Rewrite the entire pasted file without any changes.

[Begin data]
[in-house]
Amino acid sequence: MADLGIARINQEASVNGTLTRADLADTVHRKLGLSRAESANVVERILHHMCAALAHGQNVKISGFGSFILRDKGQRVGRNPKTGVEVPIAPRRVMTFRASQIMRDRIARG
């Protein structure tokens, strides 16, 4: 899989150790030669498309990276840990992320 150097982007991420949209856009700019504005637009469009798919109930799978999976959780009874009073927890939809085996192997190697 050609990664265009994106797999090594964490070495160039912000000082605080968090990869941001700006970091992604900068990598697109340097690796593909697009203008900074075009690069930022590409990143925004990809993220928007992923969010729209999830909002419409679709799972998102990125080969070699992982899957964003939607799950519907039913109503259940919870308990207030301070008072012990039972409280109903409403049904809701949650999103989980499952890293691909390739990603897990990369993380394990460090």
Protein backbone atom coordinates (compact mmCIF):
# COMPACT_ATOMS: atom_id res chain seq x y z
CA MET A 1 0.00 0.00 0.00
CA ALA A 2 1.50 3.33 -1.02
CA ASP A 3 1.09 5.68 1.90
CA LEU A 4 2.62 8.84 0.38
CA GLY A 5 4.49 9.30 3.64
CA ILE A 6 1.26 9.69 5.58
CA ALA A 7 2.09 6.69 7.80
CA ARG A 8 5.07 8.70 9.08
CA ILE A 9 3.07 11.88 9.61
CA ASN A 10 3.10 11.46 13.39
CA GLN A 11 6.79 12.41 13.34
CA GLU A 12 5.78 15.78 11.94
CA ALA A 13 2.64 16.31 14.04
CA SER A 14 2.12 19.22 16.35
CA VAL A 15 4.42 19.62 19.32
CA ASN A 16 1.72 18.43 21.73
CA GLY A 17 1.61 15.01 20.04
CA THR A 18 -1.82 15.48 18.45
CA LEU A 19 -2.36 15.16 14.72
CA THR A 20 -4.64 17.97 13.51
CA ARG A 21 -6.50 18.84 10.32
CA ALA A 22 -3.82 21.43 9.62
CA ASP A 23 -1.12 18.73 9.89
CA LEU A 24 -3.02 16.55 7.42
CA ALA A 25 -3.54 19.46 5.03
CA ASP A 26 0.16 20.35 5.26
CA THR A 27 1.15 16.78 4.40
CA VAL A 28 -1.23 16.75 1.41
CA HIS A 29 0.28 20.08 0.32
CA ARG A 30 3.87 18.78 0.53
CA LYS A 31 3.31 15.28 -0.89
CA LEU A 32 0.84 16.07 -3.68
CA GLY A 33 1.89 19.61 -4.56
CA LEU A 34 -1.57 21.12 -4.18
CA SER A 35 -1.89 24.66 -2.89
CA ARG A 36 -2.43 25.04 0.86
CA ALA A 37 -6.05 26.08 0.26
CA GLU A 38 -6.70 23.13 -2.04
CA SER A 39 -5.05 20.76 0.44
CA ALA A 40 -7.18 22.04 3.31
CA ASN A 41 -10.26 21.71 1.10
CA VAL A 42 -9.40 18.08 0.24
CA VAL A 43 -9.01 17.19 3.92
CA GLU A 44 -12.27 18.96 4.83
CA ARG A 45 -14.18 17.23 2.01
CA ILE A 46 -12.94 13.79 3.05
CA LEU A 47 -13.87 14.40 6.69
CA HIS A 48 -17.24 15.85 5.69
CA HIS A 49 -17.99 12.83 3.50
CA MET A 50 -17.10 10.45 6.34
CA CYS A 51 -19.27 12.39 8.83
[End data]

[in-house]
Amino acid sequence: MADLGIARINQEASVNGTLTRADLADTVHRKLGLSRAESANVVERILHHMCAALAHGQNVKISGFGSFILRDKGQRVGRNPKTGVEVPIAPRRVMTFRASQIMRDRIARG
């Protein structure tokens, strides 16, 4: 899989150790030669498309990276840990992320 150097982007991420949209856009700019504005637009469009798919109930799978999976959780009874009073927890939809085996192997190697 050609990664265009994106797999090594964490070495160039912000000082605080968090990869941001700006970091992604900068990598697109340097690796593909697009203008900074075009690069930022590409990143925004990809993220928007992923969010729209999830909002419409679709799972998102990125080969070699992982899957964003939607799950519907039913109503259940919870308990207030301070008072012990039972409280109903409403049904809701949650999103989980499952890293691909390739990603897990990369993380394990460090």
Protein backbone atom coordinates (compact mmCIF):
# COMPACT_ATOMS: atom_id res chain seq x y z
CA MET A 1 0.00 0.00 0.00
CA ALA A 2 1.50 3.33 -1.02
CA ASP A 3 1.09 5.68 1.90
CA LEU A 4 2.62 8.84 0.38
CA GLY A 5 4.49 9.30 3.64
CA ILE A 6 1.26 9.69 5.58
CA ALA A 7 2.09 6.69 7.80
CA ARG A 8 5.07 8.70 9.08
CA ILE A 9 3.07 11.88 9.61
CA ASN A 10 3.10 11.46 13.39
CA GLN A 11 6.79 12.41 13.34
CA GLU A 12 5.78 15.78 11.94
CA ALA A 13 2.64 16.31 14.04
CA SER A 14 2.12 19.22 16.35
CA VAL A 15 4.42 19.62 19.32
CA ASN A 16 1.72 18.43 21.73
CA GLY A 17 1.61 15.01 20.04
CA THR A 18 -1.82 15.48 18.45
CA LEU A 19 -2.36 15.16 14.72
CA THR A 20 -4.64 17.97 13.51
CA ARG A 21 -6.50 18.84 10.32
CA ALA A 22 -3.82 21.43 9.62
CA ASP A 23 -1.12 18.73 9.89
CA LEU A 24 -3.02 16.55 7.42
CA ALA A 25 -3.54 19.46 5.03
CA ASP A 26 0.16 20.35 5.26
CA THR A 27 1.15 16.78 4.40
CA VAL A 28 -1.23 16.75 1.41
CA HIS A 29 0.28 20.08 0.32
CA ARG A 30 3.87 18.78 0.53
CA LYS A 31 3.31 15.28 -0.89
CA LEU A 32 0.84 16.07 -3.68
CA GLY A 33 1.89 19.61 -4.56
CA LEU A 34 -1.57 21.12 -4.18
CA SER A 35 -1.89 24.66 -2.89
CA ARG A 36 -2.43 25.04 0.86
CA ALA A 37 -6.05 26.08 0.26
CA GLU A 38 -6.70 23.13 -2.04
CA SER A 39 -5.05 20.76 0.44
CA ALA A 40 -7.18 22.04 3.31
CA ASN A 41 -10.26 21.71 1.10
CA VAL A 42 -9.40 18.08 0.24
CA VAL A 43 -9.01 17.19 3.92
CA GLU A 44 -12.27 18.96 4.83
CA ARG A 45 -14.18 17.23 2.01
CA ILE A 46 -12.94 13.79 3.05
CA LEU A 47 -13.87 14.40 6.69
CA HIS A 48 -17.24 15.85 5.69
CA HIS A 49 -17.99 12.83 3.50
CA MET A 50 -17.10 10.45 6.34
CA CYS A 51 -19.27 12.39 8.83